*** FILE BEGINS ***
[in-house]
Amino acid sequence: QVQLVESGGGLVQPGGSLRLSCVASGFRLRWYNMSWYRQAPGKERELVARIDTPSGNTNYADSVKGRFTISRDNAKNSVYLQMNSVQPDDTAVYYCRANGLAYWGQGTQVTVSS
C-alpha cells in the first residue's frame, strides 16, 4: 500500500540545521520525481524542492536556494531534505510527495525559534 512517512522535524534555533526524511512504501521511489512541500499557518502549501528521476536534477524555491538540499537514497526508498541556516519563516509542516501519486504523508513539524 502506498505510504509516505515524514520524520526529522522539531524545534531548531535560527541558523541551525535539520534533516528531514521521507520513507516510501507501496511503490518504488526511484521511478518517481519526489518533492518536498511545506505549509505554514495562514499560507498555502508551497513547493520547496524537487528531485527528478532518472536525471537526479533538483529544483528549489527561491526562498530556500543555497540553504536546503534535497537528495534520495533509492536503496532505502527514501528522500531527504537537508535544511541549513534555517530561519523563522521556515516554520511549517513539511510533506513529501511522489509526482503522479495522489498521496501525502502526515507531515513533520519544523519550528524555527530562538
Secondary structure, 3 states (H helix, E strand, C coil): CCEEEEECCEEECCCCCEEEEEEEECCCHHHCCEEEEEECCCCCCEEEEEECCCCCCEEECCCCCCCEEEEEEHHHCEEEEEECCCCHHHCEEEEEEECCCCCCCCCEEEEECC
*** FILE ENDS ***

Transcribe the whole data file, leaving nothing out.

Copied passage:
[in-house]
Amino acid sequence: QVQLVESGGGLVQPGGSLRLSCVASGFRLRWYNMSWYRQAPGKERELVARIDTPSGNTNYADSVKGRFTISRDNAKNSVYLQMNSVQPDDTAVYYCRANGLAYWGQGTQVTVSS
C-alpha cells in the first residue's frame, strides 16, 4: 500500500540545521520525481524542492536556494531534505510527495525559534 512517512522535524534555533526524511512504501521511489512541500499557518502549501528521476536534477524555491538540499537514497526508498541556516519563516509542516501519486504523508513539524 502506498505510504509516505515524514520524520526529522522539531524545534531548531535560527541558523541551525535539520534533516528531514521521507520513507516510501507501496511503490518504488526511484521511478518517481519526489518533492518536498511545506505549509505554514495562514499560507498555502508551497513547493520547496524537487528531485527528478532518472536525471537526479533538483529544483528549489527561491526562498530556500543555497540553504536546503534535497537528495534520495533509492536503496532505502527514501528522500531527504537537508535544511541549513534555517530561519523563522521556515516554520511549517513539511510533506513529501511522489509526482503522479495522489498521496501525502502526515507531515513533520519544523519550528524555527530562538
Secondary structure, 3 states (H helix, E strand, C coil): CCEEEEECCEEECCCCCEEEEEEEECCCHHHCCEEEEEECCCCCCEEEEEECCCCCCEEECCCCCCCEEEEEEHHHCEEEEEECCCCHHHCEEEEEEECCCCCCCCCEEEEECC